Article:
“Do you think of The Thousand Autumns of Jacob De Zoet as a departure, or as another step along the path laid down by the first four novels?”
Mitchell: “It’s on the same path, but the path has passed through a gate into a new garden.” (from The Paris Review)
Tuesday, June 29th is the U.S. release date for David Mitchell’s new novel, The Thousand Autumns of Jacob De Zoet. In case you were blissfully unaware, Mitchell is, like, totally my favorite author! (Check out my early, brief bit on Thousand Autumns, posted back in December 2009. I was a very lucky boy.) Briefly, back in the Spring, Random House used my early comments on the manuscript in their advertising campaign – you can see my blurb on the novel’s website, http://www.thousandautumns.com/. My words have now been relegated to the “Comments” section, as if I were a common paean or a book club member. Don’t you know who I think I am?
Anyway, there is a great interview with Mitchell in the current issue of The Paris Review, a pretty snobby literary quarterly that you might be able to find in your local indie bookstore (not available at Warwick’s.) And there’s also an article on him in the June 27th New York Times Magazine. Mitchell is the critical darling of the moment, it would seem, and his new book will do much toward pushing him further into the light where the general reading public can see him. Or at least, I hope it does.
Because of the wide-scope of his influences and the differing styles he manages to utilize in his work, he has often been (wrongfully) accused of being nothing but an expert mimic, rather than a creator of original ideas. A bunch of bunk and hooey. This new book – although I suppose other literary influences can been seen within it if you look hard enough – should dispel this myth. There is no denying his various influences, and there is nothing wrong with being amongst their company: Borges, Italo Calvino, Solzhenitsyn, Nabokov, Haruki Murakami, Don DeLillo, Herman Melville, Two Years Before the Mast, Guns, Germs, and Steel, Isaac Bashevis Singer, The Matrix, Patrick O’Brian, Ursula K. LeGuin, Susan Cooper, Isaac Asimov, and J.R.R. Tolkien. It was actually a Tolkien reference in his Paris Review interview that really turned my head, simply because of the way his thoughts mirror ones I’ve always had myself:
“I was reading Tolkien, and it was the maps as much as the text that floated my boat. What was happening behind these mountains where Frodo and company never went? What about the town along the edge of the sea? What kind of people lived there? The empty spaces required me to turn anthropologist-creator.”
Not only does this remind me of my own childhood daydreams on what sort of folks lived near the Sea of Rhun, but also puts his style of creative writing into wonderful perspective. He is truly an anthropologist dressed as a novelist in the way that he explores the intricacies of human interaction. I suppose, deep down, that this is what drew me into his work in the first place.
“The reason we love the books we love – it’s the people. It’s the human mud, the glue between us and them, the universal periodic table of the human condition.” (NYT Magazine)
His previous novels – especially Ghostwritten and Cloud Atlas – were complex, multi-layered forces of nature that bent and reshaped the face of narrative fiction. His latest is much different, in nothing if not for its straightforwardness, but equally excels in transporting the reader into a new David Mitchell world. Set mostly on the manmade island of Dejima in the middle of Nagasaki Harbor in 1799, Thousand Autumns is generally about Jacob de Zoet, a low level clerk for the Dutch East India Company who, along with the rest of his Dutch brothers, is not allowed to set foot on Japanese soil. The foreign traders are welcome for their goods and trade, but may never walk on the shores of the tantalizingly close empire of the Shogun. In an earlier post, I wrote this handy synopsis:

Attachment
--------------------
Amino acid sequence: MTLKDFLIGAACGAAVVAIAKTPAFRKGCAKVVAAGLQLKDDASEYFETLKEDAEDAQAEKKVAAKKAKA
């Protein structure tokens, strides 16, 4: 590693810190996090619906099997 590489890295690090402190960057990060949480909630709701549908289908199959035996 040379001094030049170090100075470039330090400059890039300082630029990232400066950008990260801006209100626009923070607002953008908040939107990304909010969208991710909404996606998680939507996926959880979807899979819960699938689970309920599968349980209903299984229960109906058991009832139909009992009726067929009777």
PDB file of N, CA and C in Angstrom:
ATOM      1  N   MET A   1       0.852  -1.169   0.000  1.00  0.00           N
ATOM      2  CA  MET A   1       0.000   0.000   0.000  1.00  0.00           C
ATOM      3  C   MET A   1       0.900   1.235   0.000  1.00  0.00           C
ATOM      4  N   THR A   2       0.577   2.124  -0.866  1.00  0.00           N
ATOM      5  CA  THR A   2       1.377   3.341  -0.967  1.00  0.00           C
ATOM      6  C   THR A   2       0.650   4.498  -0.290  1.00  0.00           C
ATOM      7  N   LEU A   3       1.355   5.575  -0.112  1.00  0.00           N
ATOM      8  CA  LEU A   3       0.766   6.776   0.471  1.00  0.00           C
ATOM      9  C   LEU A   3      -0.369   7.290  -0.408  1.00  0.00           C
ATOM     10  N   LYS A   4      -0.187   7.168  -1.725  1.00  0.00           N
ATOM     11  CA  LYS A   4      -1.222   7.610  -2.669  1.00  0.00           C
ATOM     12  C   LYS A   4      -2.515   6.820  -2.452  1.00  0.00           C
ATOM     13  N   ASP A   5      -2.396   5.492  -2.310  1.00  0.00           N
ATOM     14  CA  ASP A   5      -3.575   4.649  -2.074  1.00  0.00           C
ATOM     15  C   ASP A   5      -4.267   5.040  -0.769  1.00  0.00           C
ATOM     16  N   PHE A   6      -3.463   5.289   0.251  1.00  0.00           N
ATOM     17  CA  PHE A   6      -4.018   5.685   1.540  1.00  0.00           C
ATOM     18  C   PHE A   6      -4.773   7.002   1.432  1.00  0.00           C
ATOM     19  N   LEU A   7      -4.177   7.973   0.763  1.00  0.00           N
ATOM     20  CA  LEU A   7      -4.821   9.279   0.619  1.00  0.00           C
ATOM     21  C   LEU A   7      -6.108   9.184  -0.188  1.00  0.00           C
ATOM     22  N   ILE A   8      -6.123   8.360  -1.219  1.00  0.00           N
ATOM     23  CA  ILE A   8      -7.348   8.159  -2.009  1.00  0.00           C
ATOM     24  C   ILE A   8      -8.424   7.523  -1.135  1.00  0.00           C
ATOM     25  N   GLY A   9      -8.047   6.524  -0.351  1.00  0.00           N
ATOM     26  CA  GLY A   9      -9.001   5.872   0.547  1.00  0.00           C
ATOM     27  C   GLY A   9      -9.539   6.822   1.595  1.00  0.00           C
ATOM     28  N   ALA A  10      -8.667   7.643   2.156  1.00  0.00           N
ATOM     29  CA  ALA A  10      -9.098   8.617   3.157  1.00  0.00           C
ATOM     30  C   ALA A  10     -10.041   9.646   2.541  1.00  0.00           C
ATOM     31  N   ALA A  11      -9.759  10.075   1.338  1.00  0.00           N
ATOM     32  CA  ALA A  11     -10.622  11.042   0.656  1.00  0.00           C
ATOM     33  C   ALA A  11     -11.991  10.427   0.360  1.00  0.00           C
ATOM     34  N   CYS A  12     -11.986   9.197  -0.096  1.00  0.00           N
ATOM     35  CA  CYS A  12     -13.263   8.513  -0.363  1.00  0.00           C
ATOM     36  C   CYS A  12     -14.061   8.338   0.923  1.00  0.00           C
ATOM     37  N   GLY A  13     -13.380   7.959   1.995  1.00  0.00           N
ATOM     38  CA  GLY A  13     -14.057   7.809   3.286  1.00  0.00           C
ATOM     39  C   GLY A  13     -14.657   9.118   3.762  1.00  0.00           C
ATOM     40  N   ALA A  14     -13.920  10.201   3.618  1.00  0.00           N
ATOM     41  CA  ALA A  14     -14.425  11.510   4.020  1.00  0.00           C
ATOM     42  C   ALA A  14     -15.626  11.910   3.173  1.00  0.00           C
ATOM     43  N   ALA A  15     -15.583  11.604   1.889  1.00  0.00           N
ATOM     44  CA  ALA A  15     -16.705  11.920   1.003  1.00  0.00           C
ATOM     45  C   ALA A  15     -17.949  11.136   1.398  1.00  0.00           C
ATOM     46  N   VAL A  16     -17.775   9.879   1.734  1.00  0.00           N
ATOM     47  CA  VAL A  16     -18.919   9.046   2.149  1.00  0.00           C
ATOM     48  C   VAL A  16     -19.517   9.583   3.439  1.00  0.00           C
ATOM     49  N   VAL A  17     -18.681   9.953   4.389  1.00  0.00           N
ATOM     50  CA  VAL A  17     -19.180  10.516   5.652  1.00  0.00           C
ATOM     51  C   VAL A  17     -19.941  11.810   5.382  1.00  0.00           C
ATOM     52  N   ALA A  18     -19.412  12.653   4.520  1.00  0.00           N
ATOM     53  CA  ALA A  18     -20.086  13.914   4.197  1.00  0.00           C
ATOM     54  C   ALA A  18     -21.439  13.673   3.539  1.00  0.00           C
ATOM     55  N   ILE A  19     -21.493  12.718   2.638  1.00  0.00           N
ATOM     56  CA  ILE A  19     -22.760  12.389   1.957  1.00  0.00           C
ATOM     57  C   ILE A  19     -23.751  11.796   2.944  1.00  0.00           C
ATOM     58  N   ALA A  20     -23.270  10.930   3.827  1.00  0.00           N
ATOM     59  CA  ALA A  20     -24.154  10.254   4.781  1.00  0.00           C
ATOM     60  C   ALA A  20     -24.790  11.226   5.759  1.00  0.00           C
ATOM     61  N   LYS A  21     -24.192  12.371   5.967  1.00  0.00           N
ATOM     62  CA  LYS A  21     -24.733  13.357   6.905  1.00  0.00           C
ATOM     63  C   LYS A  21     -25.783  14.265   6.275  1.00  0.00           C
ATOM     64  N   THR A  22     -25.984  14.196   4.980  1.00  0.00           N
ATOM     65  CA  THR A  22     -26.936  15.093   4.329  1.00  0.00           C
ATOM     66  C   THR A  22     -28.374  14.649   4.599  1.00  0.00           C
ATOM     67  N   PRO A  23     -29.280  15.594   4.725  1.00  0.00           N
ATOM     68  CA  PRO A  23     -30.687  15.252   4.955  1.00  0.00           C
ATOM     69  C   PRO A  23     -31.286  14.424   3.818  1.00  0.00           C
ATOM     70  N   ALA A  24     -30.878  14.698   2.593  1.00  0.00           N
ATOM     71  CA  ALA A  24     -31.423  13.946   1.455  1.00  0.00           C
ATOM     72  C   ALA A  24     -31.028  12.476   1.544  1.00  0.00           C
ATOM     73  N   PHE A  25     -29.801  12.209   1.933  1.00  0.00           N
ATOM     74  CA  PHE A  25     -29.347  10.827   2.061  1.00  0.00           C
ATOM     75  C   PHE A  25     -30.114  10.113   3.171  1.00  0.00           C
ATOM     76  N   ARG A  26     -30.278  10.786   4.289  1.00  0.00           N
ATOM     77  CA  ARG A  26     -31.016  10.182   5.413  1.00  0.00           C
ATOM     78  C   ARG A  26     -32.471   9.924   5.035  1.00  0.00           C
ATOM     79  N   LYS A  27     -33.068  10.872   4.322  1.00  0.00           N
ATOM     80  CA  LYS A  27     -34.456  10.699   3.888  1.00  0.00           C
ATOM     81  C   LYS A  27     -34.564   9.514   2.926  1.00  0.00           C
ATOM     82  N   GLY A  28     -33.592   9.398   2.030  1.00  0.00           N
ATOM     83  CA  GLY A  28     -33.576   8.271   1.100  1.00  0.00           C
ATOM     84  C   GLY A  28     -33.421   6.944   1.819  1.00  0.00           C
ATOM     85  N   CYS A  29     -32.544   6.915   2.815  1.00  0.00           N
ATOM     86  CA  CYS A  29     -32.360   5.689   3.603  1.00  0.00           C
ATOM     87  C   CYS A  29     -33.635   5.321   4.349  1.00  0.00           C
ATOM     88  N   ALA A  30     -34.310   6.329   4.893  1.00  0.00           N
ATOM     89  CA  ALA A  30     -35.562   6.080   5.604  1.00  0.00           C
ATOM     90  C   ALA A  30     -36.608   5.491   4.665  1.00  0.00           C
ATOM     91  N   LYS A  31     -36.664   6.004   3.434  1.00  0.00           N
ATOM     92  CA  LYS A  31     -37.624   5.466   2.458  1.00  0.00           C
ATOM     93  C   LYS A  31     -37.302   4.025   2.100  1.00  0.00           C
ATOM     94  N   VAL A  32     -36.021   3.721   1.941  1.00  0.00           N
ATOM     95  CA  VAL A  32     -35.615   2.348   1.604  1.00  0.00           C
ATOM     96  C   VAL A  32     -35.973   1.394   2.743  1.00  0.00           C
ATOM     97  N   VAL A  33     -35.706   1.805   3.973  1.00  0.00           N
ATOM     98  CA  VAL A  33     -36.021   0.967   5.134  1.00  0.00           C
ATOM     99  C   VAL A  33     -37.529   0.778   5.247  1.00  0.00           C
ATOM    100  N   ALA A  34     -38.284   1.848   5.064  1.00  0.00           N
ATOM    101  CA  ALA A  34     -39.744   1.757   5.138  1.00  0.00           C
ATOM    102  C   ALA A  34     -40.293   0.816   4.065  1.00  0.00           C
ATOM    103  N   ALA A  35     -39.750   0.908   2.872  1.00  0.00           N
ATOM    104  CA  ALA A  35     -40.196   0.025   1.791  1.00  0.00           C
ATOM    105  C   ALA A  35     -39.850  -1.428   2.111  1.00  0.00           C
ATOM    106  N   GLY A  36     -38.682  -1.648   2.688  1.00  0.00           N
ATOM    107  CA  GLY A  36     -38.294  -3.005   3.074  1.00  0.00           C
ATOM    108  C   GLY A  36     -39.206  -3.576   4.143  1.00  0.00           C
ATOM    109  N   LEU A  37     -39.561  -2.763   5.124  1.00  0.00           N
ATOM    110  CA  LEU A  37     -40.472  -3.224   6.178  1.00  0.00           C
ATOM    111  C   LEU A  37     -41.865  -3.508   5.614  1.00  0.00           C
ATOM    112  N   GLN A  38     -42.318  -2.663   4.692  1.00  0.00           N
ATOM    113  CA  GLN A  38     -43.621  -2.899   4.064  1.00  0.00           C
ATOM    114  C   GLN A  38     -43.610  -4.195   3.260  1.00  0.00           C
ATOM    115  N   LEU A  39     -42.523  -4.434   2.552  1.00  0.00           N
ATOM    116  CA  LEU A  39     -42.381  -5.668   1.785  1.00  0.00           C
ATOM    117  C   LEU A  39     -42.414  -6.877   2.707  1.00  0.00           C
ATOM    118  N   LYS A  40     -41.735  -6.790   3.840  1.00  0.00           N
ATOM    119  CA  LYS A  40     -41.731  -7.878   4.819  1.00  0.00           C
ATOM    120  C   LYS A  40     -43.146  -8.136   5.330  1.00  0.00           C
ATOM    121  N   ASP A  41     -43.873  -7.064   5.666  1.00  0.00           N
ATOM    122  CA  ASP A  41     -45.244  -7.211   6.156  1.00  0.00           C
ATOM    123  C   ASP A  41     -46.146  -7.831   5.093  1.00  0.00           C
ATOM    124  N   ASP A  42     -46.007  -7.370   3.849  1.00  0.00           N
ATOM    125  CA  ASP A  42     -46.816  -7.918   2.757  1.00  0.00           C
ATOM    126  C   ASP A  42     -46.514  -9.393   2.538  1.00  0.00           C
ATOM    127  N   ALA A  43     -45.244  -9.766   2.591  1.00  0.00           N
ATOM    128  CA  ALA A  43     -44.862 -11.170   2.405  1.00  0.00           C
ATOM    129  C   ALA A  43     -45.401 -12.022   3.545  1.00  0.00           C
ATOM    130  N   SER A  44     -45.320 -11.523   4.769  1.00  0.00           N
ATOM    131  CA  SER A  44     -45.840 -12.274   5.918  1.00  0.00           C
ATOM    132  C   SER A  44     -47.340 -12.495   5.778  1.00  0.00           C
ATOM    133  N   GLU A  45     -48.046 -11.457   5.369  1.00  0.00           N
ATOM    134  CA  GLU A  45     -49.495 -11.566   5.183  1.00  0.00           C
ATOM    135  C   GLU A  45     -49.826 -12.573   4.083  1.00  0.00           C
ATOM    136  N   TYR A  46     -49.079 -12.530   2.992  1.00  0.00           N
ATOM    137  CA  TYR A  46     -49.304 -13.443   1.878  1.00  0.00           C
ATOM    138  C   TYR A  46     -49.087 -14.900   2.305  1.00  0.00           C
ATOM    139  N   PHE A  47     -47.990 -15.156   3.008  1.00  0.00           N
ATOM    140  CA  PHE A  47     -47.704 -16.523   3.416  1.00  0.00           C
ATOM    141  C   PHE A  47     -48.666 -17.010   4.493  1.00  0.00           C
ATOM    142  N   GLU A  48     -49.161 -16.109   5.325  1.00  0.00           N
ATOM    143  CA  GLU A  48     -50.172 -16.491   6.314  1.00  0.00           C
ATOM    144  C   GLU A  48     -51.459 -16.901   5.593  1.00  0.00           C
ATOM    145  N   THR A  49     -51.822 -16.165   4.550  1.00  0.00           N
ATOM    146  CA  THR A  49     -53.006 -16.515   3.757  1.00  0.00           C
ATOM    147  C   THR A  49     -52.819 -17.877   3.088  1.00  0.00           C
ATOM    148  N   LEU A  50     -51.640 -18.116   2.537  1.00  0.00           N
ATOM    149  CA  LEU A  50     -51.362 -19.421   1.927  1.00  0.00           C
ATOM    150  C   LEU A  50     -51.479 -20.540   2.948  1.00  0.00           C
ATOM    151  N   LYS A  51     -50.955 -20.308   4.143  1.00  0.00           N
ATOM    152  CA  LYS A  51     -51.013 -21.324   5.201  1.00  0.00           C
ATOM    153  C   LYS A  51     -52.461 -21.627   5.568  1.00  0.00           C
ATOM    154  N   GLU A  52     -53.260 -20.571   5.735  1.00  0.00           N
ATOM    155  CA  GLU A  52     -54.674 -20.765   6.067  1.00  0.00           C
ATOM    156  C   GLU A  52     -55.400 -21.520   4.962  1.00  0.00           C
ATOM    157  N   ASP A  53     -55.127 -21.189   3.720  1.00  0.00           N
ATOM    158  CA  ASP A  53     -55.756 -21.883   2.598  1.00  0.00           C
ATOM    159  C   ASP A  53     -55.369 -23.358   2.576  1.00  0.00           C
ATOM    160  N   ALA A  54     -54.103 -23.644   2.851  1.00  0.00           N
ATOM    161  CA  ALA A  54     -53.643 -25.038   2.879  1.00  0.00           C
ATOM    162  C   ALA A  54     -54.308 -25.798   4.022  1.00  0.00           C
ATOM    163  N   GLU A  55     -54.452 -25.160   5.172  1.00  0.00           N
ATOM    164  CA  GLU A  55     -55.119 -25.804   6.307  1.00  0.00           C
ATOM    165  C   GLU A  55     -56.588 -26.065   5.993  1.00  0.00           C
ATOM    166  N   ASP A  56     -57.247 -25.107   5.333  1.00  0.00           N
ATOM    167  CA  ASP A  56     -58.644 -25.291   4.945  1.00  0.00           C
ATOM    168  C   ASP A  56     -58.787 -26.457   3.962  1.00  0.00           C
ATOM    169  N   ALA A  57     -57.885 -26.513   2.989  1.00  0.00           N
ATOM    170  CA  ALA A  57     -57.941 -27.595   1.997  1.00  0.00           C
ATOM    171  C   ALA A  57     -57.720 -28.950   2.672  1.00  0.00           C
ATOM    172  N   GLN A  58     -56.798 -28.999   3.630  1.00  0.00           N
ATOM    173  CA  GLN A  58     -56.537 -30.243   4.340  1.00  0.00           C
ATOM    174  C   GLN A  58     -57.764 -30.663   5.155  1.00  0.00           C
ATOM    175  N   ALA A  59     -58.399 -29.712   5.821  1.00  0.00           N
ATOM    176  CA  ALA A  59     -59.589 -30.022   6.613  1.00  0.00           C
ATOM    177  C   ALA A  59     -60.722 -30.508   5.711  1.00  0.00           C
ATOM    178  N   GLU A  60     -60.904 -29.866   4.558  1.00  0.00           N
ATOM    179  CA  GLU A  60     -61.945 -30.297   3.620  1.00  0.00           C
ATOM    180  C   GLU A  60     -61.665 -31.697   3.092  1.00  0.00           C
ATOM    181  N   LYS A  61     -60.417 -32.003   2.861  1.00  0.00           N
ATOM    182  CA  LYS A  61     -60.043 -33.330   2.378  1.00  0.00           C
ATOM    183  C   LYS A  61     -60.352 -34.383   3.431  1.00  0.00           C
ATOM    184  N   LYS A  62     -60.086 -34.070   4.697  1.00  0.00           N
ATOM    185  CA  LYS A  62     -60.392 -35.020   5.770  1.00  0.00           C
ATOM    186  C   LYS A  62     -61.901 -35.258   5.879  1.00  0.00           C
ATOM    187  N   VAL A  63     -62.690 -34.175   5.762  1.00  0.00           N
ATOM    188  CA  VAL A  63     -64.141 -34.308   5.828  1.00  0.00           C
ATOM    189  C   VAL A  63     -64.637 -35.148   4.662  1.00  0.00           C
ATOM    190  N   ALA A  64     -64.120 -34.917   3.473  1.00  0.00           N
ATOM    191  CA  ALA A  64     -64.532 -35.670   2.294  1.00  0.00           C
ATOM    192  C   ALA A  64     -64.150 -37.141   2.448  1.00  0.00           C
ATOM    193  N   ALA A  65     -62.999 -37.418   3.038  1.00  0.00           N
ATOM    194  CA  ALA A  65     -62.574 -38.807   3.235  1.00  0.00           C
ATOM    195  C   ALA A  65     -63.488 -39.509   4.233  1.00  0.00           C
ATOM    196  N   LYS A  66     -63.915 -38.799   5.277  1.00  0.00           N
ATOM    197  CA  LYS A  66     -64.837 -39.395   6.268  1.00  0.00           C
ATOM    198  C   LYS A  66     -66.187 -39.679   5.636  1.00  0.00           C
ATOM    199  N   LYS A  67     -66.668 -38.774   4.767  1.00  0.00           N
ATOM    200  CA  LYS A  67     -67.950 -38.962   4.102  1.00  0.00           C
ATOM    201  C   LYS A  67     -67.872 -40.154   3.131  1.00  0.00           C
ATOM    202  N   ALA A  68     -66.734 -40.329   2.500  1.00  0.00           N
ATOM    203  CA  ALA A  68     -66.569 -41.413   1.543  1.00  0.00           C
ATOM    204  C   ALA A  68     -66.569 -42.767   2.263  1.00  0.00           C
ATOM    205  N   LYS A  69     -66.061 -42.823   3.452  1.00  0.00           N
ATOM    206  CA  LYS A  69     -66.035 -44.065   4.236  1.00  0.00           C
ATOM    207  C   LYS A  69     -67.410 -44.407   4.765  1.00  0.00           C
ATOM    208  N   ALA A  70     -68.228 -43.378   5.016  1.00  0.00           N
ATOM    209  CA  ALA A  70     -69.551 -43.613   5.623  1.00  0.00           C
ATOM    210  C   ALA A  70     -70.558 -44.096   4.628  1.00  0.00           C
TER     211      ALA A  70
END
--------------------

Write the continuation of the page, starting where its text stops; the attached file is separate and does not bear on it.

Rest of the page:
“The Dutch survive as Japan’s sole trading partner through an uneasy alliance based on the certainty of supplies from the outside world – what happens when something goes wrong on the supply chain? Jacob is faced with internal corruption and vicious political manuevering, the delicate balancing act of the Japanese partnership, a daunting language barrier, the mysterious banishment of the woman he loves, the hushed-up financial collapse of his employer, and an imminent attack by foreign invaders, all of which test the limits of his faith – a faith strictly forbidden in Japan on the cusp of the 19th century. There are multiple narrators throughout, as is Mitchell’s wont, but it is structurally done in such a subtle way that you hardly notice – you are just swept along in the flow, wondering, as a foreigner like Jacob, how much of the lush, inner world of Japan you will be allowed to glimpse.”
“I’ve come to realize that I’m bringing into being a fictional universe with its own cast, and that each of my books is one chapter in a sort of sprawling macronovel. That’s my life’s work, for however long my life lasts. Of course, it’s important that each of the books works as a stand-alone, so that readers don’t have to read everything else I’ve written to make sense of the novel in their hands. But I write each novel with an eye on the bigger picture, and how the parts fit into the whole.” (from the NYT Magazine)